Class is in session online at Camp McDowell

By JENNIFER COHRON
Posted 4/2/20

The coronavirus has shut down schools and businesses, but it can't close God's backyard, the nickname for Camp McDowell.

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Class is in session online at Camp McDowell

Posted

The coronavirus has shut down schools and businesses, but it can't close God's backyard, the nickname for Camp McDowell.

Though the Episcopal Church camp and conference center, which is also home to the Alabama Folk School, McDowell Environmental Center and McDowell Farm School, has been closed to the public since March 16, staff members are doing daily videos that showcase life at the camp. 

Just as teachers are finding new ways to educate outside of a classroom, Camp McDowell staffers are breaking out of their comfort zones to share their knowledge and love of nature.

"You can see the passion of every single person in these videos for what they do and for the people they are talking to on the other side of the screen. We're adapting like the rest of the world is adapting," said Beth Dille, director of the McDowell Environmental Center.

The first live video, uploaded to Camp McDowell's Facebook page on March 20, featured animal program manager Marika Van Brocklin and a female Great Horned Owl.

Viewers have also learned about frog and toad calls and animal adaptations, visited broiler chickens and goats at the farm school and gotten a crash course in making and maintaining a sourdough starter for baking.

Positive feedback has come in from as far away as France and England. 

"Our country, our state, our world is being pushed into change. We don't have the opportunity to run away from it at this point. There is so much hurt and sadness. If we can offer a little bit of hope, goodness and love during this time, then we're doing our part," Dille said. 

The idea of doing educational videos to complement lessons offered both on-site and off had been discussed for awhile.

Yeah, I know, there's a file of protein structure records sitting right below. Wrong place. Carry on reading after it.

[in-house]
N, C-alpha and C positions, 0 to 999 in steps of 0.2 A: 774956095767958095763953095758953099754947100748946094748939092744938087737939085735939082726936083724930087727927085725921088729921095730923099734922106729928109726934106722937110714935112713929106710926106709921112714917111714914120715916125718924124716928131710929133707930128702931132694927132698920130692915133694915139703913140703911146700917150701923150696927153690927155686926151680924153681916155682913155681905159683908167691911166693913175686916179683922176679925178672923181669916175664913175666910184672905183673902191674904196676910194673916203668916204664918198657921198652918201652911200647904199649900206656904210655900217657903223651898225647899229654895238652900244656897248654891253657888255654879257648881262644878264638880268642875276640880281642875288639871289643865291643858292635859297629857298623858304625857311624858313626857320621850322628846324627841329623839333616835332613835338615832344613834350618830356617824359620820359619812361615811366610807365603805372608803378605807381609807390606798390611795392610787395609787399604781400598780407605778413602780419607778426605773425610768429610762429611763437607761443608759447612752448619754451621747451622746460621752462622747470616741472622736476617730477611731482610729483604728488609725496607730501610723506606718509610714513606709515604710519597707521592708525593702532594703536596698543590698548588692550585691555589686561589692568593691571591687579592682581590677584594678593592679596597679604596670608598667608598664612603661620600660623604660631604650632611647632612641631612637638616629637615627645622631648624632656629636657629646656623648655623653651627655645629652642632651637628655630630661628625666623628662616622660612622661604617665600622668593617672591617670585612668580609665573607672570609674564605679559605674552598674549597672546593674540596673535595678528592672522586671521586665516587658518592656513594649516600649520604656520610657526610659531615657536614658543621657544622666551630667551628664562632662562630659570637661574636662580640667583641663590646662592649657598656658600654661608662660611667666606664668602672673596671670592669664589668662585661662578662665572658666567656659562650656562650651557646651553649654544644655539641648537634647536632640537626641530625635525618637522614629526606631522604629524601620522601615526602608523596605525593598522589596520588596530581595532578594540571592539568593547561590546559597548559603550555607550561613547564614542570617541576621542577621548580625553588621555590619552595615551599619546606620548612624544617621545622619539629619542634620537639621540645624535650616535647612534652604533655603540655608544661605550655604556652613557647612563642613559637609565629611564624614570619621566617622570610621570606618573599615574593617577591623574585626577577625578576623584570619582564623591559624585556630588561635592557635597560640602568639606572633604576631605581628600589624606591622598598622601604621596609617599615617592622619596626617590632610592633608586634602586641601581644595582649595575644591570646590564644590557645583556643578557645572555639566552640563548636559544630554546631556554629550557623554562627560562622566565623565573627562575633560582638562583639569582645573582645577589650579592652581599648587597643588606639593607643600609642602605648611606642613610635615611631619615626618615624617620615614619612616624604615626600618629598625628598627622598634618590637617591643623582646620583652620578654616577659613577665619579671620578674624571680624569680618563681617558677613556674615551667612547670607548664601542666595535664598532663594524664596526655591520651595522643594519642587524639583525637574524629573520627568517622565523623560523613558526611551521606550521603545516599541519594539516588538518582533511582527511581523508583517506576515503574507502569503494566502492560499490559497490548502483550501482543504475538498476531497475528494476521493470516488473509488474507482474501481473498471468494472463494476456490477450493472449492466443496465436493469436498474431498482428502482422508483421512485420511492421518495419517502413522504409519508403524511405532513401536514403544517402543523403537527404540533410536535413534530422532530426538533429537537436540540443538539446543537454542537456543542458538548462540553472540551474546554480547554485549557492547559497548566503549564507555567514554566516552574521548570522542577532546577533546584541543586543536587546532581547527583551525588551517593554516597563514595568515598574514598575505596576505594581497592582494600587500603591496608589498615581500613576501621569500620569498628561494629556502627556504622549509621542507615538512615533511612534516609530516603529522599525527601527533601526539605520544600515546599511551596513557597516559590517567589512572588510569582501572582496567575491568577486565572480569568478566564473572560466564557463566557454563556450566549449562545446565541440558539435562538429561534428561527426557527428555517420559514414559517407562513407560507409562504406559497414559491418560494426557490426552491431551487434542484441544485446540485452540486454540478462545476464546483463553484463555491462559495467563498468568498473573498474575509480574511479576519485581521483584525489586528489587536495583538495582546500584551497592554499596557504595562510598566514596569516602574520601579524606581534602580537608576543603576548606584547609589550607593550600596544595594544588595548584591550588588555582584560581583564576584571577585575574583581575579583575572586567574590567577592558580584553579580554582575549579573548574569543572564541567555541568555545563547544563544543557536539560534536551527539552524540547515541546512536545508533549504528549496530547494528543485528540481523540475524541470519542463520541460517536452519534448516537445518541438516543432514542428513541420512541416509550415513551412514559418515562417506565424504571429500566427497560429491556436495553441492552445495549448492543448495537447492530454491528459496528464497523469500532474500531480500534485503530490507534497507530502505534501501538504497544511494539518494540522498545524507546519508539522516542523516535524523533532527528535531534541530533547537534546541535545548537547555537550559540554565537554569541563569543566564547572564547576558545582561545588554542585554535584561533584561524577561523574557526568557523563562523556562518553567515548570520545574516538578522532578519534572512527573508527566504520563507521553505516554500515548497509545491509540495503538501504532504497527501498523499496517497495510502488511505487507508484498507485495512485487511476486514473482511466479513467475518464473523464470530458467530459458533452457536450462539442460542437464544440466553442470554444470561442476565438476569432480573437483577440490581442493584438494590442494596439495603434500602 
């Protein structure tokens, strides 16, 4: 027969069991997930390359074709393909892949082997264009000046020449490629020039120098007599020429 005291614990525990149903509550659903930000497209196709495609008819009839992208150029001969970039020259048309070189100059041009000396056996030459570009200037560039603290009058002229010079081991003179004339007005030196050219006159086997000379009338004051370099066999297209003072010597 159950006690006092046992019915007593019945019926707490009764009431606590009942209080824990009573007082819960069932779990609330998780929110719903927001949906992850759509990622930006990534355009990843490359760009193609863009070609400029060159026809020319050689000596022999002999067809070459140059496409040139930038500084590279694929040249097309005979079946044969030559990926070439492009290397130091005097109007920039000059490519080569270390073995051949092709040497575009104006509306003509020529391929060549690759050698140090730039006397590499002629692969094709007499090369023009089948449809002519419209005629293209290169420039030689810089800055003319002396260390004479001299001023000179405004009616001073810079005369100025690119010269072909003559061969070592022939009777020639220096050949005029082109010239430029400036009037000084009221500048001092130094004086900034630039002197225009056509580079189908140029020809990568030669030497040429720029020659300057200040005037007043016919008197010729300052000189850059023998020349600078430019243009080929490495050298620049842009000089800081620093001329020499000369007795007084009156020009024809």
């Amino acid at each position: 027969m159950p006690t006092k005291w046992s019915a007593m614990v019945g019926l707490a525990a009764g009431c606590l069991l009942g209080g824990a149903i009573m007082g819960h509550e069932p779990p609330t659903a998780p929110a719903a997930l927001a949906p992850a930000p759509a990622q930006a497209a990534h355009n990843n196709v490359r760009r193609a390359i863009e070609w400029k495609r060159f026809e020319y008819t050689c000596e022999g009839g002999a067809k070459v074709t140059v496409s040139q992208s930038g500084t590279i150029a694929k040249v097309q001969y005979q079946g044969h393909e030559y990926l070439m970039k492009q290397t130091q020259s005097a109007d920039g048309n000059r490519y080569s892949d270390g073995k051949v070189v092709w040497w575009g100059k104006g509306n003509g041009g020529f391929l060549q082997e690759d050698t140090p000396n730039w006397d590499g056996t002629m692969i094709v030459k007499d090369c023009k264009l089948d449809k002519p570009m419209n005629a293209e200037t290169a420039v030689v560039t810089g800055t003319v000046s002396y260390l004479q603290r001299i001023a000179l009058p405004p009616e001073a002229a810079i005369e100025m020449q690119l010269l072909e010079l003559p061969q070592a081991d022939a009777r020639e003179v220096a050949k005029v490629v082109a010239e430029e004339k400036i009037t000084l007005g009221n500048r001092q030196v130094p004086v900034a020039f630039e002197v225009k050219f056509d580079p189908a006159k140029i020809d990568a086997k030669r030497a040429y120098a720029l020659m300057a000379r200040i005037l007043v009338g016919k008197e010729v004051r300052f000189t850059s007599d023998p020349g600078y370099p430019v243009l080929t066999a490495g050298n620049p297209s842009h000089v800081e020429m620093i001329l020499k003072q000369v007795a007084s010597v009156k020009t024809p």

"I've been here for three years, and it's been our dream to get educational programming out into social media and to be a resource for teachers outside of here. Now we have to. It's the only choice we have to stay connected," Dille said.

Though the idea had been percolating for years, there was little time to figure out the logistics. The directors of the various programs met and agreed that the camp should offer some online content. 

Dille filmed a message from the camp's beloved swinging bridge early on March 20 and announced that Van Brocklin and the Great Horned Owl would be going live at 10 a.m. 

Private educational videos are being offered for the 14 students currently enrolled in Magnolia Nature School, the state's first nature-based preschool which is located at Camp McDowell.

The videos are a connection to the camp not only for students who were looking forward to a spring field trip but to parents and kids who are trying to fill their time at home.

Many are seeking emotional reassurance as much as an educational lesson.

"There are a lot of resources out there, but people feel connected to Camp McDowell in a way that is really special. The biggest thing for me has been hearing stories like 'I sat down with my kid today and watched this with them, and both of us were so excited.' It's started out as science lessons, but it has shifted into making sure that we're hitting on emotional and social learning, which has always been important to us as well," Dille said.